Saturday, July 12, 2014

Joseph Blast: "A Founding Father Profit Sharing Fix for Inequality"

From The Daily Beast here. A taste:
In fact, while Adams drafted the new Massachusetts Constitution, some of his political colleagues considered changing the name of that state to Oceana, the fictional commonwealth of political philosopher James Harrington, where wide property ownership helped secure political liberty. Like all the Founders, Adams wanted property rights protected and he wanted everyone to be a property holder. 
Land was the main form of capital at this time, and the Founders’ preferred idea of spreading capital ownership through land was expressed in repeated far-reaching governmental actions. Washington asked Jefferson to draft a liberal approach to the sale of public lands to citizens which commenced, albeit with some complications. They moved against the institution of primogeniture, a key plank of European feudalism,...
Admittedly, I'm less well read on the Founders & economic policy than I am on the Founders & religion; but I see two strains of competing thought on the former: 1. The more individualistic "liberal" laissez faire notion that accepts applying equally a set of rules to individuals with differing talents results in vastly different outcomes, and that's okay as long as the same set of rules applies to all; and 2. The more collectivistic "republican" notion that demands some kind of redistribution or indeed, wealth based "affirmative action" to undo some of the unfairness of the history of aristocracy. Abolishing primogeniture was a first step ....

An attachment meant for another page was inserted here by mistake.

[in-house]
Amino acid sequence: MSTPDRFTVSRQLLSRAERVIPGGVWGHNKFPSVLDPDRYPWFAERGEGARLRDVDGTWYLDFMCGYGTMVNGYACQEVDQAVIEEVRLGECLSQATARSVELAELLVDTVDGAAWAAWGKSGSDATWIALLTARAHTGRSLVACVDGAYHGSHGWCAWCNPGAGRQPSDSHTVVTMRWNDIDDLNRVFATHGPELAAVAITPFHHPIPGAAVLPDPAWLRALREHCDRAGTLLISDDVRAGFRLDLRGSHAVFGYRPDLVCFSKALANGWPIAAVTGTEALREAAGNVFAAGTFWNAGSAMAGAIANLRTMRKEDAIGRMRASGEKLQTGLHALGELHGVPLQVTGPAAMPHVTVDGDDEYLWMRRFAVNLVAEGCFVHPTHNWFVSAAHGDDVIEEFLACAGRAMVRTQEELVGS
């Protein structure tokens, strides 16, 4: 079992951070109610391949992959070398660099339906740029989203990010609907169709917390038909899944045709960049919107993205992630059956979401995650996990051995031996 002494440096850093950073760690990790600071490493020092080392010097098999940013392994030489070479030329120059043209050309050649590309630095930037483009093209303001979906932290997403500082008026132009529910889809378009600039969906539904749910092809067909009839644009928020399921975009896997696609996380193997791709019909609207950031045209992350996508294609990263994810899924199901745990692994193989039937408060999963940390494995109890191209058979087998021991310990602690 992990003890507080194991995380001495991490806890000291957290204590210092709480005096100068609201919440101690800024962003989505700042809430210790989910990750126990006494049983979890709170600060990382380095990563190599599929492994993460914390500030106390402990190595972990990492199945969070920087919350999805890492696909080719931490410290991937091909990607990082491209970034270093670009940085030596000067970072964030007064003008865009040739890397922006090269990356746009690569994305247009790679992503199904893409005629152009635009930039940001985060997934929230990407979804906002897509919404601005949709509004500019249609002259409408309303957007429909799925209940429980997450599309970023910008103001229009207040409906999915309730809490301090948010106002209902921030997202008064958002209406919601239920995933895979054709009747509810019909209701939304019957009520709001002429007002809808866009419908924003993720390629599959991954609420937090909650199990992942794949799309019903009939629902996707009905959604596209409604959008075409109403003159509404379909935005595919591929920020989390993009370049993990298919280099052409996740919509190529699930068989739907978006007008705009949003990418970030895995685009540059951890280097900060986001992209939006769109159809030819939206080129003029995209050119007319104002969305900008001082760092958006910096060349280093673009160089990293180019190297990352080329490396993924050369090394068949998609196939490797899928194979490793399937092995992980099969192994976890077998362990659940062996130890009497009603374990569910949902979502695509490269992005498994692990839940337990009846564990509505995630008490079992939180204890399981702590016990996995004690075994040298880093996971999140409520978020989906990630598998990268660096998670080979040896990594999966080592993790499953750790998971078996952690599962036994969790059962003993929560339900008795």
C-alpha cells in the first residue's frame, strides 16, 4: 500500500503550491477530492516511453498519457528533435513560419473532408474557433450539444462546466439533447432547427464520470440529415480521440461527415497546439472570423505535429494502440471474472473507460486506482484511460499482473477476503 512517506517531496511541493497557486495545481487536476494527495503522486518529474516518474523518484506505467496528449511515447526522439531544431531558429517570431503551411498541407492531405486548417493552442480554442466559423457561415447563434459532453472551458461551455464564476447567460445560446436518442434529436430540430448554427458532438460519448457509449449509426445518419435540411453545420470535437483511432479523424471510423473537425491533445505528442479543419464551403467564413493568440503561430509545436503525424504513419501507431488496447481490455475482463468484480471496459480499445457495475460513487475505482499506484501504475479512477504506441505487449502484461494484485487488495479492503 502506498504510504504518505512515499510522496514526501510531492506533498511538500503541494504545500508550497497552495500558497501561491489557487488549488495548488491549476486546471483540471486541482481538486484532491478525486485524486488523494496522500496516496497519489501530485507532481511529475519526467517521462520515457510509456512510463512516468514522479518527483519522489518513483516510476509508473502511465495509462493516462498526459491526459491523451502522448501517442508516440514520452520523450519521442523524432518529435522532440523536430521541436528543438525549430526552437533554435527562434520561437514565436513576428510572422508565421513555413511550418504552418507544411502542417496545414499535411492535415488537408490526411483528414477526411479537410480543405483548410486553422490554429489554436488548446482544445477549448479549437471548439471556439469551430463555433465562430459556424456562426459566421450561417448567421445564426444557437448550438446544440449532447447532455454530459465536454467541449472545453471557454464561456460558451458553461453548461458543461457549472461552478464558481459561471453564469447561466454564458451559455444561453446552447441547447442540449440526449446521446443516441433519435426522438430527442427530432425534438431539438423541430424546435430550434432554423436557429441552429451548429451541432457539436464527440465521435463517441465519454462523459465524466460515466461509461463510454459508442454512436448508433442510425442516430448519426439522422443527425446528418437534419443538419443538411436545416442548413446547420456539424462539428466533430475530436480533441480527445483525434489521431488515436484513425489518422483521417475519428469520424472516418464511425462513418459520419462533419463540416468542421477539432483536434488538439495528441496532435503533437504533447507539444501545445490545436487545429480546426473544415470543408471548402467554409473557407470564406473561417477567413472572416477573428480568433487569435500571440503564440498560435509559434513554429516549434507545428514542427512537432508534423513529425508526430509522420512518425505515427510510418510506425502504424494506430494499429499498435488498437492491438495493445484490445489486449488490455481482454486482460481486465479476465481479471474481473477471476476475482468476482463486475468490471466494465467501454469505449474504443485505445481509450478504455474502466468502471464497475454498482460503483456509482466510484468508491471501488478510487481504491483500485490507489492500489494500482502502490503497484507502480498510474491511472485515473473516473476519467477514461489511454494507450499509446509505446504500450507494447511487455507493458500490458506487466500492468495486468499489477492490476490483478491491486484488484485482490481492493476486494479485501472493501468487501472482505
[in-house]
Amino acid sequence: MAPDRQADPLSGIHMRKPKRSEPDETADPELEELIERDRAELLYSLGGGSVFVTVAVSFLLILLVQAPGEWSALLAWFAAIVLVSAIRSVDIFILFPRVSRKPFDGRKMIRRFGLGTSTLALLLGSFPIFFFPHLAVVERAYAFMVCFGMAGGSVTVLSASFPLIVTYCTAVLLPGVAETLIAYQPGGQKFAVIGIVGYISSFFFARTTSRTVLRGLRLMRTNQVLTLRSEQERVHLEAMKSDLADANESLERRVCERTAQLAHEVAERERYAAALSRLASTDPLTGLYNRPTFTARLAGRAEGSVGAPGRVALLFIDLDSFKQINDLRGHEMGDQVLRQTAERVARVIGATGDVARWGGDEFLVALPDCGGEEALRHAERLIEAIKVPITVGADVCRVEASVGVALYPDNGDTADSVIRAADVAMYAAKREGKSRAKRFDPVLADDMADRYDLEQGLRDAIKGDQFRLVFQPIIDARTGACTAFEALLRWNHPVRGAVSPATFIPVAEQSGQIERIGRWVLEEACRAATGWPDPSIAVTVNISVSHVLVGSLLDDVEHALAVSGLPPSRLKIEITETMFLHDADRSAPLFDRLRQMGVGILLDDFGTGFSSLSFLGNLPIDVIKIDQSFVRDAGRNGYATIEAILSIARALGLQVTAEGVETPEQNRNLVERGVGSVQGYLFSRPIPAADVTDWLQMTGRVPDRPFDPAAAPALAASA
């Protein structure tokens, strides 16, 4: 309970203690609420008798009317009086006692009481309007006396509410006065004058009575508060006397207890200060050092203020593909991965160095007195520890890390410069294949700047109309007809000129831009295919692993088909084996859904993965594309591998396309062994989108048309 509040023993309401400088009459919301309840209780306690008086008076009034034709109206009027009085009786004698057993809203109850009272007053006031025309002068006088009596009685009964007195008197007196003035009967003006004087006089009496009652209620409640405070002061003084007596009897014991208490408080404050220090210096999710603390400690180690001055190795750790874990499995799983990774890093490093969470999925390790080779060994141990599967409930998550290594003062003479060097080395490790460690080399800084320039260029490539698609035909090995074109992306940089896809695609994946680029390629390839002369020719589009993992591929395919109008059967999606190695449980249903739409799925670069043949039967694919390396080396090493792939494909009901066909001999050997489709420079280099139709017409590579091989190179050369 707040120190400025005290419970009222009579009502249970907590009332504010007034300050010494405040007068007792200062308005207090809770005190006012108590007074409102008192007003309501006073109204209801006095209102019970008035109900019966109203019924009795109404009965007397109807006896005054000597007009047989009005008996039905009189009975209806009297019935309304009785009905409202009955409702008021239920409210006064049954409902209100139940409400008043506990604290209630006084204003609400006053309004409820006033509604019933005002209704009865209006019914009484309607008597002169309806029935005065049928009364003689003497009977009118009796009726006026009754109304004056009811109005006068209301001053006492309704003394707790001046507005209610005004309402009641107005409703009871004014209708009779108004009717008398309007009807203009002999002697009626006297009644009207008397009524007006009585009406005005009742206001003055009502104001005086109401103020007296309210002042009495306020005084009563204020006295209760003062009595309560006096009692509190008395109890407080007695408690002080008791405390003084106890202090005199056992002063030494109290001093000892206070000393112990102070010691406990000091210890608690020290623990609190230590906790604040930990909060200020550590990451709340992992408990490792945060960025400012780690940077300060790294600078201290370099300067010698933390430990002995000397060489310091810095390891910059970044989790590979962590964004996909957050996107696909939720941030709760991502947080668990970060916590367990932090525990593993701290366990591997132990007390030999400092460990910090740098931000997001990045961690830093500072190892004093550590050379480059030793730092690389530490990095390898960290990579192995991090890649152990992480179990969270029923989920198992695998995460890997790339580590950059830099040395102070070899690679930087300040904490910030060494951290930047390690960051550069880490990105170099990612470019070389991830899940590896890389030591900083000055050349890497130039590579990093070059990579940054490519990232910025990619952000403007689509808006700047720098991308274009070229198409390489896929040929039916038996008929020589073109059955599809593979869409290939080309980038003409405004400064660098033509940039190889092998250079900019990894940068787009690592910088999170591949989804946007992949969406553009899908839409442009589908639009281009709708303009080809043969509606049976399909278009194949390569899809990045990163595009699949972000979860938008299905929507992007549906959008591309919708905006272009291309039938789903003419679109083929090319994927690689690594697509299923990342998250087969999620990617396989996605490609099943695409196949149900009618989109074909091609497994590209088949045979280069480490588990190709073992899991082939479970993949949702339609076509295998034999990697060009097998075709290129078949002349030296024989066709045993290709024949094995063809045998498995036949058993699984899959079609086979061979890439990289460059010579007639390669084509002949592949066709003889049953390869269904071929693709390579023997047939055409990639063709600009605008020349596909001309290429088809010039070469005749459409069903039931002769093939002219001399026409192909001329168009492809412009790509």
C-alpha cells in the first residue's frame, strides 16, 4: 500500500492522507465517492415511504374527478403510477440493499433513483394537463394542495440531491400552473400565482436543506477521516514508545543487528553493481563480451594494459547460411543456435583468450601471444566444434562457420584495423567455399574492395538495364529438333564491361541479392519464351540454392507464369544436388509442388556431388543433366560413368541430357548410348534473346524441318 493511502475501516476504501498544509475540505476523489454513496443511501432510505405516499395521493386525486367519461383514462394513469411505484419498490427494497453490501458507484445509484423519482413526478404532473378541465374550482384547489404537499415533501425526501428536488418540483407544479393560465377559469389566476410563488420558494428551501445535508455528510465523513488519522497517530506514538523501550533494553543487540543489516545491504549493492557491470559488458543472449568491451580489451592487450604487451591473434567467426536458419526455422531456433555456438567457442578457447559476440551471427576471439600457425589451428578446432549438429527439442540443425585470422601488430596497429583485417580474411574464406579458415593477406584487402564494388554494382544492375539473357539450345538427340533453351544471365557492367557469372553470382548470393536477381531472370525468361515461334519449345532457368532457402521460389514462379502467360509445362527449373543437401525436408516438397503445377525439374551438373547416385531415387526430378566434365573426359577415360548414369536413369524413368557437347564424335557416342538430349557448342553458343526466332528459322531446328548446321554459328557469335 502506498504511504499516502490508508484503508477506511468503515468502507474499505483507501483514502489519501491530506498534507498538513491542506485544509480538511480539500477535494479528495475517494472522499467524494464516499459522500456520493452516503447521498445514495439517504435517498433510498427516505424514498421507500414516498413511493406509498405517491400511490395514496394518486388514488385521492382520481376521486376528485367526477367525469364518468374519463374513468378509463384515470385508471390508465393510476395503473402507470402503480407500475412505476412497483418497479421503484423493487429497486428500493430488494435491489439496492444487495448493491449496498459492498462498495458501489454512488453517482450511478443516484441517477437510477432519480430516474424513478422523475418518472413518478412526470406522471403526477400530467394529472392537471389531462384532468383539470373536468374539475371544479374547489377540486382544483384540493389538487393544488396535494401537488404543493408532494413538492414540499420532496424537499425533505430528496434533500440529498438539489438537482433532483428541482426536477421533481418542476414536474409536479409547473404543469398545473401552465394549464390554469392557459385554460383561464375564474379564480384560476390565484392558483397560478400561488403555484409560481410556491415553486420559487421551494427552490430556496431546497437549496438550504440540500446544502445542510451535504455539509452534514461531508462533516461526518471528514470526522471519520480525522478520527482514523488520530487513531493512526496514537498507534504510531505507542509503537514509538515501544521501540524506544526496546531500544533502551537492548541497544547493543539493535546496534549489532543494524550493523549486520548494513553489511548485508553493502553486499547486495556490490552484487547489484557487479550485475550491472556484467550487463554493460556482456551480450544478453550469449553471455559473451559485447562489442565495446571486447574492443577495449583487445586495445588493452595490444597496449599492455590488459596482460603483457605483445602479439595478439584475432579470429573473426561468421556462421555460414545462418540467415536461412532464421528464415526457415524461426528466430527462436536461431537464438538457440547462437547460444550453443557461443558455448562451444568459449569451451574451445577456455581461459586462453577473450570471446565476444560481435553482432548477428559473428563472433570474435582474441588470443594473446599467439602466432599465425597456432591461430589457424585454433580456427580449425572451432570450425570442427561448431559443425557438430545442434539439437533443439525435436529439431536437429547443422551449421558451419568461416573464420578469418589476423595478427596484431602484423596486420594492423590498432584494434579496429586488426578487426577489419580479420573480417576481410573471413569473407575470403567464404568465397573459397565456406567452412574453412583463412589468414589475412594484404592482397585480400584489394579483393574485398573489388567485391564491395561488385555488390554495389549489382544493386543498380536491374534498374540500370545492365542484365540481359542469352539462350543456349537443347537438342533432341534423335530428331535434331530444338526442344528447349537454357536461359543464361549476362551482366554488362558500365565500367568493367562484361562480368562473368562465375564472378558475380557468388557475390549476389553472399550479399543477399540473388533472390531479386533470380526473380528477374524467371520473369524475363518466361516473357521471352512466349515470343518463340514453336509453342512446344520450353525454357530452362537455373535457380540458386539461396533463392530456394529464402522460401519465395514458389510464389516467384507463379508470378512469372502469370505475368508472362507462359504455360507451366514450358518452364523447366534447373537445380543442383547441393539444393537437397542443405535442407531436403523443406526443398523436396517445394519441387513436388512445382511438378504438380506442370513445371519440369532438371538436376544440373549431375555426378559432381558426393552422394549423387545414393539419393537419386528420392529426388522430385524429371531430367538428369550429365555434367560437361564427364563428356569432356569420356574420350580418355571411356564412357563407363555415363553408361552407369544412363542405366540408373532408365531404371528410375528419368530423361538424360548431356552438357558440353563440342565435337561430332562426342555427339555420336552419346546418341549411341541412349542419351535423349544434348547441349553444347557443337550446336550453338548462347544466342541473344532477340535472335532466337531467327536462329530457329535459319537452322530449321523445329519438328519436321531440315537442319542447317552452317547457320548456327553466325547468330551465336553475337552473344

And as Eric Nelson has shown the Bible, particularly the Hebraic writings, offers more for an egalitarian redistributionist republicanism than did Greco-Roman republicanism, whose teachings eschewed economic redistribution.

As I teach my students, the dialog in Western Civilization on individualism v. collectivism traces back to the very beginning and runs the entire length. Marx didn't invent it.

Indeed, I think we forget the origins of the term "utopia." It was the Christian Thomas More who coined the term while defining the concept. In More's Utopia, both wealth and poverty were abolished, which looks something like Marx's economic "equality according to need." Marx was More stripped of his Christianity. It was Marx's atheistic dictated utopia that was novel, not his notion of economic leveling. (Atheists weren't appreciated in More's Utopia.)

(But Leo Strauss would probably see More as a secret esoteric atheist anyway.)


Tom Van Dyke said...

Nothing wrong with "profit sharing," or the government giving EVERYONE a tax break as they did in the cod fisheries bill.

But that is NOT the same as redistribution, which is an affront to property rights, property rights clearly being the Founders' ethos, not redistribution.

Thomas Jefferson:

"To take from one, because it is thought that his own industry and that of his fathers has acquired too much, in order to spare to others, who, or whose fathers, have not exercised equal industry and skill, is to violate arbitrarily the first principle of association, the guarantee to every one a free exercise of his industry and the fruits acquired by it."